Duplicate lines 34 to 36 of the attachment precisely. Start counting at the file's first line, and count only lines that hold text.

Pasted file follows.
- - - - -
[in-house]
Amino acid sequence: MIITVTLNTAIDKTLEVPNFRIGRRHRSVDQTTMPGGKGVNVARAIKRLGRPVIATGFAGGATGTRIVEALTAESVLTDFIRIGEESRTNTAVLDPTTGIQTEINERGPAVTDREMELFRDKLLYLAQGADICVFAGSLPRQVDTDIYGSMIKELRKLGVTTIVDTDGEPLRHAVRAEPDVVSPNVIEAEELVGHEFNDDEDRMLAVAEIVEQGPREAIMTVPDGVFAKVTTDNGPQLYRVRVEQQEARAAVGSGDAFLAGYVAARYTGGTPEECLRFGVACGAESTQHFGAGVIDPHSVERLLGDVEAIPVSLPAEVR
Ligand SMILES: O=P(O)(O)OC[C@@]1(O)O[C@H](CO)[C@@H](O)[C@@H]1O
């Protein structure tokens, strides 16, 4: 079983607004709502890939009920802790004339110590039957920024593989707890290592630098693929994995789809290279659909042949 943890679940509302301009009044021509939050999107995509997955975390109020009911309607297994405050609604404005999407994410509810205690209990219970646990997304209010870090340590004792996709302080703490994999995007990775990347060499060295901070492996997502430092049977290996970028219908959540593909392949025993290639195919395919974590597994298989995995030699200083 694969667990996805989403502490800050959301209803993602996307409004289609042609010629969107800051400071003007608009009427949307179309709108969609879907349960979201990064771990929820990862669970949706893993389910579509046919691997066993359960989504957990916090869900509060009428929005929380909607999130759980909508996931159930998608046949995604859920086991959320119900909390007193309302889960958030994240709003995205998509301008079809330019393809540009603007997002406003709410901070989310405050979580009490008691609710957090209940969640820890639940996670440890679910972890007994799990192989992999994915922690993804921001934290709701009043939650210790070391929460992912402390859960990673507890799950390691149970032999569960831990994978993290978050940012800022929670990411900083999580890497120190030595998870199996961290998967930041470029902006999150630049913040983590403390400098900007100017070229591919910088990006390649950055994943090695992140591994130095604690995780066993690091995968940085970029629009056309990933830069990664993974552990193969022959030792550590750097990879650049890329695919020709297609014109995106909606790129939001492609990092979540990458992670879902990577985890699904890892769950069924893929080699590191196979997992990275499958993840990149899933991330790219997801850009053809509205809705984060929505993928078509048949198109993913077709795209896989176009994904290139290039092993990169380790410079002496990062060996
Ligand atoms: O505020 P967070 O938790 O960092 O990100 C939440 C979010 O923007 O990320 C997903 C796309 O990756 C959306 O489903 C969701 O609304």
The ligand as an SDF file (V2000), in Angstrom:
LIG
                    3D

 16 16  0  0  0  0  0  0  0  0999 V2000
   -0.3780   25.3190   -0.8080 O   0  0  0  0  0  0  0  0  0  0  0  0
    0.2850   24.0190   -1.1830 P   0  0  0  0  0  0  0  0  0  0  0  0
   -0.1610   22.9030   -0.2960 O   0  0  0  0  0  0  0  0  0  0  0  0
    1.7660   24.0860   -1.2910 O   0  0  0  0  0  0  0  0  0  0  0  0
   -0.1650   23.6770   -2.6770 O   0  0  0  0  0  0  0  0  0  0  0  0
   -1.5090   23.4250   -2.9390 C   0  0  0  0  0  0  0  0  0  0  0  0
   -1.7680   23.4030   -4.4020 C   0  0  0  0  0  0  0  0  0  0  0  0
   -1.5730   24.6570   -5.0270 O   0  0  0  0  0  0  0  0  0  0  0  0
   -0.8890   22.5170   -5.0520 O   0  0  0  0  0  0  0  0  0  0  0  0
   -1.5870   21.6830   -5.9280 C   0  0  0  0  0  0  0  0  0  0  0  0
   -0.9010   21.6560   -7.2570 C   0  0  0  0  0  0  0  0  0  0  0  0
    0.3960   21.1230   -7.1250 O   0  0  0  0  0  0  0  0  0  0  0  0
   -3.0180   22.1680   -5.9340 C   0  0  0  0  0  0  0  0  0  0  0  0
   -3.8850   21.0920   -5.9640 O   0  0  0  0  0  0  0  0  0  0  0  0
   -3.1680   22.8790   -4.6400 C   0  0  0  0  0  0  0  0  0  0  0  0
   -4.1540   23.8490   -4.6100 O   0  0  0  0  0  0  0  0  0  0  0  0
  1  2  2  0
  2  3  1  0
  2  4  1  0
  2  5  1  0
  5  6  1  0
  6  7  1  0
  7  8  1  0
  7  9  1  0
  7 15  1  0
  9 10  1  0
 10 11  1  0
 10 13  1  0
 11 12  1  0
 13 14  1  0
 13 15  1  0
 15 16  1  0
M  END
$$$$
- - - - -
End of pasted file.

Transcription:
  7 15  1  0
  9 10  1  0
 10 11  1  0